Unfortunately, there has been a growing response repeated by both white members and leaders of color that frame DSA as an ally network instead of a mass organization. This response typically includes: a) white people cannot lead on intentional recruitment because it is demeaning to people of color, b) that DSA should not burden our members of color to lead on recruitment, and c) DSA needs to fix its cultural problems and have safe spaces before asking people of color to join. These arguments are not said with intent to stop the recruitment efforts, but that is their effect. This paradox assumes that DSA members can stay organizing within their own identity groups in order to build socialism. But rather than framing this discussion around allyship and white guilt, DSA members can frame recruitment questions on our members’ agency, taking the lead from the examples of MAS and the CPUSA.

There is one truth: that while white members should be asking folks they know to join DSA, those of us who are people of color are by and large the gatekeepers to recruit workers of color en masse. Leaders of Color are the folks who most closely maintain some form of connection to these communities. This is a result of the long historical onslaught to segregate and harden racial hierarchies. Because it is not what DSA can do for workers of color, but what workers of color will do to DSA as we embrace it as the political home to express our demands. To begin changing this composition, you need to make the ask.

  • Begin by asking family, friends, coworkers, and neighbors that you already know to have a conversation with you about DSA.1 Ask your mom! These conversations are on the surface easier because you already have relationships built, but they may be difficult because of past conversations. Let them know of the great work DSA has already done and focus on the specific interests that they have and connect it to the socialist vision. If you do not ask, no one will. And the movement will have lost an opportunity to add a person to its ranks and strengthen a membership mass organization. 
  • Never assume how people will answer. The person you think will respond negatively might just be the person who has been waiting for you to raise the topic. Maybe she has questions about DSA. Maybe she just sees the online drama, but doesn’t see the real political work. You have to go into recruitment conversations open minded about where it will go.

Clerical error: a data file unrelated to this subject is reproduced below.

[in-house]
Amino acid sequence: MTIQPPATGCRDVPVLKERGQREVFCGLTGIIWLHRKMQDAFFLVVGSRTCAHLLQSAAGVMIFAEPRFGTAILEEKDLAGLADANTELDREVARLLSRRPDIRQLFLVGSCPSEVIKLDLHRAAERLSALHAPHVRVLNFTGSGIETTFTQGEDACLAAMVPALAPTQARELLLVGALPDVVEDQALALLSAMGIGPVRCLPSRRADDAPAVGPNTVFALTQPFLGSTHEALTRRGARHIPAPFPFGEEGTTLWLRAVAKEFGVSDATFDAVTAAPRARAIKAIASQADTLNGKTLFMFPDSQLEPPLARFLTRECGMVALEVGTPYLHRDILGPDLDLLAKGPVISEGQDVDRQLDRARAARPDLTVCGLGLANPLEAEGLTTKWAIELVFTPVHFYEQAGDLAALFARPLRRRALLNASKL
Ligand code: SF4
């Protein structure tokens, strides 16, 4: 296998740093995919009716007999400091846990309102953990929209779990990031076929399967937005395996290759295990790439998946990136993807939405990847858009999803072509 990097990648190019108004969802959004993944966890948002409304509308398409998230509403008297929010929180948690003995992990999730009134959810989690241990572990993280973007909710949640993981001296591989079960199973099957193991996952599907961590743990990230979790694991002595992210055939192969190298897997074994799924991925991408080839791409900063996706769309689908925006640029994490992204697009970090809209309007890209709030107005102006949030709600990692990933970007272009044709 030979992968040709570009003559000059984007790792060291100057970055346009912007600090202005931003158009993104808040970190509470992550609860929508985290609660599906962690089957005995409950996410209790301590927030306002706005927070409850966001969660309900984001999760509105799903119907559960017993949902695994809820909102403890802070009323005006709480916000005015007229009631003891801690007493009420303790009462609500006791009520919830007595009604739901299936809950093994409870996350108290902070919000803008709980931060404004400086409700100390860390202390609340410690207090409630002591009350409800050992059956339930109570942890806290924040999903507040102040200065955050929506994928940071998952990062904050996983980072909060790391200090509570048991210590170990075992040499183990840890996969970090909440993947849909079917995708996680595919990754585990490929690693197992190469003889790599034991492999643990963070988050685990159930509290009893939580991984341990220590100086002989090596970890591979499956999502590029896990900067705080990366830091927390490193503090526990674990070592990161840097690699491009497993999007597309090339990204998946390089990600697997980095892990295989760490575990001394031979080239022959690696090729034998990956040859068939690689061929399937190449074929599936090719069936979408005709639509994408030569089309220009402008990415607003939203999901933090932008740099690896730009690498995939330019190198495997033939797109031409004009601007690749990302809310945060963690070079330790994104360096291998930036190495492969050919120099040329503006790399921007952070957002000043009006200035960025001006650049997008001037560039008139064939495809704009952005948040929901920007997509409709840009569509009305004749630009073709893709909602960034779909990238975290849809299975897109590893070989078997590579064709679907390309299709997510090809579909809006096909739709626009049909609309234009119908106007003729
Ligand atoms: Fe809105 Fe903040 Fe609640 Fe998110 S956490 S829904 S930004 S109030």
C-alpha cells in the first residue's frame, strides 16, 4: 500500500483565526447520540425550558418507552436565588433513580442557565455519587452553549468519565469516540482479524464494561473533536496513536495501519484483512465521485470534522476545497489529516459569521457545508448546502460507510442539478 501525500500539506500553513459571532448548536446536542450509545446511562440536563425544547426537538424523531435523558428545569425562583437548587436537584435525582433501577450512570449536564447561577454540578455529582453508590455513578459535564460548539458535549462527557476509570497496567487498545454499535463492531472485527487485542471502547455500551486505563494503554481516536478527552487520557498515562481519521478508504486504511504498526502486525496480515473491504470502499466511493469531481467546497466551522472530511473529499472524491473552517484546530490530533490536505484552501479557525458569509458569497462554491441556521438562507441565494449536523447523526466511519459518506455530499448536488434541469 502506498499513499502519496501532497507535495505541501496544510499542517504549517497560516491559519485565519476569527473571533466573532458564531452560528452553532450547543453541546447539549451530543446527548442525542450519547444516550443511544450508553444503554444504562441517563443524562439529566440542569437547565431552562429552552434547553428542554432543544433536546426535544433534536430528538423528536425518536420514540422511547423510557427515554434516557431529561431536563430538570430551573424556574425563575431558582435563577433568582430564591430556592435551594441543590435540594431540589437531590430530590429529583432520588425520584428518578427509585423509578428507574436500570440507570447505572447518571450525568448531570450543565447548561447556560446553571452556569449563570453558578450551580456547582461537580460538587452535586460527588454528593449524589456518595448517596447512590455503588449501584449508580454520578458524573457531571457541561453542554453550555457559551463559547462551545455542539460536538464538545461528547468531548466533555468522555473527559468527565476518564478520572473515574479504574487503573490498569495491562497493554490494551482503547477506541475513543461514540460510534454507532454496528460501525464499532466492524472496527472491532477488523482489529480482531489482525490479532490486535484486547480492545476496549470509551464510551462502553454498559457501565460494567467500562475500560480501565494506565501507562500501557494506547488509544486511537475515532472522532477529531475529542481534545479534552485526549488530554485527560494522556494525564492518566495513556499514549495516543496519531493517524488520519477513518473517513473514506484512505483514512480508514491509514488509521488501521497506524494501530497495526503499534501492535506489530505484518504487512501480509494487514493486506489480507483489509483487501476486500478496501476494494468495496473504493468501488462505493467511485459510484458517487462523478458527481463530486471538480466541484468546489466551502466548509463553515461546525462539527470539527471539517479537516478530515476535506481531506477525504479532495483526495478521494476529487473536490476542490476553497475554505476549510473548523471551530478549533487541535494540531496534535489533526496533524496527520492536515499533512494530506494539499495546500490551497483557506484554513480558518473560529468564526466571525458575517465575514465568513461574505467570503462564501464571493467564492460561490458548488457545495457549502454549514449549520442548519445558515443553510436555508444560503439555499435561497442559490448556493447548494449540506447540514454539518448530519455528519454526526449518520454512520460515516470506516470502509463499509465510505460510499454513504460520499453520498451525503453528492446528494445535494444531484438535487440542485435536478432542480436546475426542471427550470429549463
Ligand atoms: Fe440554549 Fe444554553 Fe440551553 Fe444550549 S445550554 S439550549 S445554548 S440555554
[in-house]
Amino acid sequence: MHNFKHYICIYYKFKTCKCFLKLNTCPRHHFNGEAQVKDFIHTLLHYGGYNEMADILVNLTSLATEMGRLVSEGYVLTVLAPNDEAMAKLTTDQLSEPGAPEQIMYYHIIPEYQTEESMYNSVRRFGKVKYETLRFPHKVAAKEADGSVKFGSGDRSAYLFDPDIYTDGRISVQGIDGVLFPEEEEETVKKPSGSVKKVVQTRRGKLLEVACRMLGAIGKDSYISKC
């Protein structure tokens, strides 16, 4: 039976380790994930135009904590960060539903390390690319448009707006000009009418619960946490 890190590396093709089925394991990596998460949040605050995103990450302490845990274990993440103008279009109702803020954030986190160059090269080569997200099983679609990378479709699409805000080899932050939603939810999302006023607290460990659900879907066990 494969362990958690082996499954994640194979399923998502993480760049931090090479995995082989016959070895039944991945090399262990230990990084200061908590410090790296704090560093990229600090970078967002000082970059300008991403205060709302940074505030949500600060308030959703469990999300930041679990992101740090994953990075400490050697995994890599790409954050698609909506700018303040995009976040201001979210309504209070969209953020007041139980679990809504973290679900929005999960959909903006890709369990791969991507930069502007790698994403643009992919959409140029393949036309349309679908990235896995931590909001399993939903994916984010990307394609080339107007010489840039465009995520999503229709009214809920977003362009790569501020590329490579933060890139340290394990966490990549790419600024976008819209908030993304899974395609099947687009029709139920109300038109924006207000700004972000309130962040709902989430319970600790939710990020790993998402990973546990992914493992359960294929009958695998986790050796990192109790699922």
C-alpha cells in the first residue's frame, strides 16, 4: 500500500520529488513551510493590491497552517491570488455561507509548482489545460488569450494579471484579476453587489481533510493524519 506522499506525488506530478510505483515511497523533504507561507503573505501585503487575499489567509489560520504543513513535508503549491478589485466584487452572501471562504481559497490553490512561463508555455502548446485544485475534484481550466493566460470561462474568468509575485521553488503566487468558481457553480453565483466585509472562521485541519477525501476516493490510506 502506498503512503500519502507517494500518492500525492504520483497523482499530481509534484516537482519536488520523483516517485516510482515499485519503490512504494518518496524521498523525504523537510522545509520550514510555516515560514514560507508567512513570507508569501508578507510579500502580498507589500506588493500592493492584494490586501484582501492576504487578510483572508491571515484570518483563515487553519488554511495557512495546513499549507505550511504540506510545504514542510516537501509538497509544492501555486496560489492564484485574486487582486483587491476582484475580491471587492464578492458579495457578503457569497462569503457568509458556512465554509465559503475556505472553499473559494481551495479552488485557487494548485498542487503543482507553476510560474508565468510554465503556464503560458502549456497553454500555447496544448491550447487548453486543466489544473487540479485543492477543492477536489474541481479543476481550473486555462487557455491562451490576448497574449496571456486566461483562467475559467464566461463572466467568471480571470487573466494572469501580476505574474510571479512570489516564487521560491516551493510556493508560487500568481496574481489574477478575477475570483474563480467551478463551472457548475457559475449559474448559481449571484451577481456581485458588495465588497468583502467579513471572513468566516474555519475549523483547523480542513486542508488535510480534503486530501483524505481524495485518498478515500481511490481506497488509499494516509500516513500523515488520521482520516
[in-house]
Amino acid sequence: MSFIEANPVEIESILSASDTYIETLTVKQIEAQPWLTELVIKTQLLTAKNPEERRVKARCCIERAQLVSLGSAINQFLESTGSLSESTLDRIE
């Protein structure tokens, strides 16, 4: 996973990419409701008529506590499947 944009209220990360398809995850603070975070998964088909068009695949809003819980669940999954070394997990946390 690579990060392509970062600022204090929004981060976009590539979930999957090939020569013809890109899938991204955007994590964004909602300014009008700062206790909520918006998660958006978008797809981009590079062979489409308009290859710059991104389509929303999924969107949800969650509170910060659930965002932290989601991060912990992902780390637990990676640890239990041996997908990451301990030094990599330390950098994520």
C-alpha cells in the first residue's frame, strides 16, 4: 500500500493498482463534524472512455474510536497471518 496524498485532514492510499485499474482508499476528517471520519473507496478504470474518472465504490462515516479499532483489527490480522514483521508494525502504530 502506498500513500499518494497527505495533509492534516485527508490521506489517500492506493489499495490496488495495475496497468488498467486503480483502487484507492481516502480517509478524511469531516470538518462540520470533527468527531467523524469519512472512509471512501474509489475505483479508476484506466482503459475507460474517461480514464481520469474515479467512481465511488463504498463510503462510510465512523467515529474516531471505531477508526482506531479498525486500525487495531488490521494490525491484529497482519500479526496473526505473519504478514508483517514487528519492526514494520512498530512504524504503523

• Listen to what they are actually saying. During a recruitment conversation, do not get involved in a political disagreement, but rather take the time to get to know the person more. Pay attention to why they are interested or why they may not be interested. Take the time to ask why not as well to understand if they simply have no interest or if they are just not ready yet. In my experience, I had the hardest recruitment conversations with the white folks I knew from college than I did with immigrant workers, who had a wide range of political ideas on family, religion, and the government. Immigrants were more hungry for an organization that defended their interests than my white friends.
  • Follow Through after someone responds that they are interested in joining DSA and guide them into joining, guide them into the organization and ask if they want to get involved in a specific campaign of your chapter.
  • Stay in Touch. Regardless if someone decides to join or not, this is an opportunity to build genuine relationships with those around you. For the movement to grow, we need to build these relationships regardless of whether someone is in DSA or not. Those relationships are crucial. At many points in your life, people will see you as a person to go to for information and support because you are a member of a mass organization. Someone will ask you about a crisis situation happening in their workplace. Someone will ask you how to fight an eviction. Someone will ask you about resources available on just about anything. Folks will feel comfortable asking you because they know you and believe you. They begin to recognize the contributions of DSA and see us as a legitimate source of information and resources.
  • Never lie to a person about the organization. All members form the organization through a human-led process, not some abstract external force. Only the membership and the collective decisions of the members make the organization function. 
  • Do not third-party the organization. The organization is us: member-driven and democratic. 

These tips will help you as you begin recruiting. But as an organization, DSA needs to build on the success of the 100k drive, moving beyond it with these intentional strategies to create a truly diverse coalition of the working class that can move in lockstep in a mass membership organization. DSA chapters need to map out the demographics of their local surroundings and launch specific recruitment campaigns to these ends. In the process, we will be laying the bricks for a strategy toward a 21st-century socialism.


FOOTNOTES

 1 We know that organic recruitment through existing social networks won’t get us to a more diverse organization. The U.S. has a long history of de facto and de jure segregation that cannot be ignored, and we know one way for our organization to diversify is to engage in structural organizing, where we identify the bounds of a specific structure (like a workplace, apartment complex, or neighborhood) and work to recruit every single person within that structure. But we also know that you have to meet people where they are at, and a person who has successfully recruited their mom or next-door neighbor to DSA will have more confidence to try tougher targets.